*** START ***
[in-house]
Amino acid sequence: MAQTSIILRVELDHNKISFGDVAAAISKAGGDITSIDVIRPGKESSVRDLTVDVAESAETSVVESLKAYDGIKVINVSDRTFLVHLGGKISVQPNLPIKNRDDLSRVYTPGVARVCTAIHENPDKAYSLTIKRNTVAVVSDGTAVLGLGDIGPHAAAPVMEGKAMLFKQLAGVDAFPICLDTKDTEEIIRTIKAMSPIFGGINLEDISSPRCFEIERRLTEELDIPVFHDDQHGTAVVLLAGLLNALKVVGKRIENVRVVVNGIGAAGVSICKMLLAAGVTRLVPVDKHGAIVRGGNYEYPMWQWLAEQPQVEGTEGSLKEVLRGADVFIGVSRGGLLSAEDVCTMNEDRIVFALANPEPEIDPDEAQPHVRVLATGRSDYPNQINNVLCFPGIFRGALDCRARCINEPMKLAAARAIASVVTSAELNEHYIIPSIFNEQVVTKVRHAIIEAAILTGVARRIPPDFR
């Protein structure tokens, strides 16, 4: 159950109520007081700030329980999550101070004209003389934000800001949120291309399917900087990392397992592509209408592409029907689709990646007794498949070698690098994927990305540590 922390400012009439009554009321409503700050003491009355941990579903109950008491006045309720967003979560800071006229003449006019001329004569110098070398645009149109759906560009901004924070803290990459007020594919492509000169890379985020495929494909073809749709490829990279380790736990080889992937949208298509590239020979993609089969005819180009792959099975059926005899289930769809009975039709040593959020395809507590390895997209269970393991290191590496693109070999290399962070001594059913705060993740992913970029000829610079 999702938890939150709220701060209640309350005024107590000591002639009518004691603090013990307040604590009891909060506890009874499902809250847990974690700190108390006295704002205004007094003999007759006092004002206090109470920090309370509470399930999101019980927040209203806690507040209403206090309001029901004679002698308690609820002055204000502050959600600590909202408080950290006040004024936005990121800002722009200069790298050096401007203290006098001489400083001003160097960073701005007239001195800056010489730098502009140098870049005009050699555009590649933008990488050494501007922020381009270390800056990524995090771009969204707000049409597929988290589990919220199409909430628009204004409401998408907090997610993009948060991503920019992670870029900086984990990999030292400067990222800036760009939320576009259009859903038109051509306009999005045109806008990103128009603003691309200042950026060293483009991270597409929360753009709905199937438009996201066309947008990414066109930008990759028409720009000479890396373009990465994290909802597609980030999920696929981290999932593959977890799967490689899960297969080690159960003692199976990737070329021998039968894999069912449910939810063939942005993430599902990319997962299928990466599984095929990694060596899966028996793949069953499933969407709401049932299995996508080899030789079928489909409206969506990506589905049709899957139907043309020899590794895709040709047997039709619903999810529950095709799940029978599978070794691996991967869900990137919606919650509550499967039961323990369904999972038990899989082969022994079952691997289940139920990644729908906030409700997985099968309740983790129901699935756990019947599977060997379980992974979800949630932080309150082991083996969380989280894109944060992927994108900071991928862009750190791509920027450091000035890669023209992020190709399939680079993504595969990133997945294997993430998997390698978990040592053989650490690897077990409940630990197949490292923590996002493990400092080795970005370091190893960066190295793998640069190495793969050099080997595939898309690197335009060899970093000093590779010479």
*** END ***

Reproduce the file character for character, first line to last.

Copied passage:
[in-house]
Amino acid sequence: MAQTSIILRVELDHNKISFGDVAAAISKAGGDITSIDVIRPGKESSVRDLTVDVAESAETSVVESLKAYDGIKVINVSDRTFLVHLGGKISVQPNLPIKNRDDLSRVYTPGVARVCTAIHENPDKAYSLTIKRNTVAVVSDGTAVLGLGDIGPHAAAPVMEGKAMLFKQLAGVDAFPICLDTKDTEEIIRTIKAMSPIFGGINLEDISSPRCFEIERRLTEELDIPVFHDDQHGTAVVLLAGLLNALKVVGKRIENVRVVVNGIGAAGVSICKMLLAAGVTRLVPVDKHGAIVRGGNYEYPMWQWLAEQPQVEGTEGSLKEVLRGADVFIGVSRGGLLSAEDVCTMNEDRIVFALANPEPEIDPDEAQPHVRVLATGRSDYPNQINNVLCFPGIFRGALDCRARCINEPMKLAAARAIASVVTSAELNEHYIIPSIFNEQVVTKVRHAIIEAAILTGVARRIPPDFR
């Protein structure tokens, strides 16, 4: 159950109520007081700030329980999550101070004209003389934000800001949120291309399917900087990392397992592509209408592409029907689709990646007794498949070698690098994927990305540590 922390400012009439009554009321409503700050003491009355941990579903109950008491006045309720967003979560800071006229003449006019001329004569110098070398645009149109759906560009901004924070803290990459007020594919492509000169890379985020495929494909073809749709490829990279380790736990080889992937949208298509590239020979993609089969005819180009792959099975059926005899289930769809009975039709040593959020395809507590390895997209269970393991290191590496693109070999290399962070001594059913705060993740992913970029000829610079 999702938890939150709220701060209640309350005024107590000591002639009518004691603090013990307040604590009891909060506890009874499902809250847990974690700190108390006295704002205004007094003999007759006092004002206090109470920090309370509470399930999101019980927040209203806690507040209403206090309001029901004679002698308690609820002055204000502050959600600590909202408080950290006040004024936005990121800002722009200069790298050096401007203290006098001489400083001003160097960073701005007239001195800056010489730098502009140098870049005009050699555009590649933008990488050494501007922020381009270390800056990524995090771009969204707000049409597929988290589990919220199409909430628009204004409401998408907090997610993009948060991503920019992670870029900086984990990999030292400067990222800036760009939320576009259009859903038109051509306009999005045109806008990103128009603003691309200042950026060293483009991270597409929360753009709905199937438009996201066309947008990414066109930008990759028409720009000479890396373009990465994290909802597609980030999920696929981290999932593959977890799967490689899960297969080690159960003692199976990737070329021998039968894999069912449910939810063939942005993430599902990319997962299928990466599984095929990694060596899966028996793949069953499933969407709401049932299995996508080899030789079928489909409206969506990506589905049709899957139907043309020899590794895709040709047997039709619903999810529950095709799940029978599978070794691996991967869900990137919606919650509550499967039961323990369904999972038990899989082969022994079952691997289940139920990644729908906030409700997985099968309740983790129901699935756990019947599977060997379980992974979800949630932080309150082991083996969380989280894109944060992927994108900071991928862009750190791509920027450091000035890669023209992020190709399939680079993504595969990133997945294997993430998997390698978990040592053989650490690897077990409940630990197949490292923590996002493990400092080795970005370091190893960066190295793998640069190495793969050099080997595939898309690197335009060899970093000093590779010479």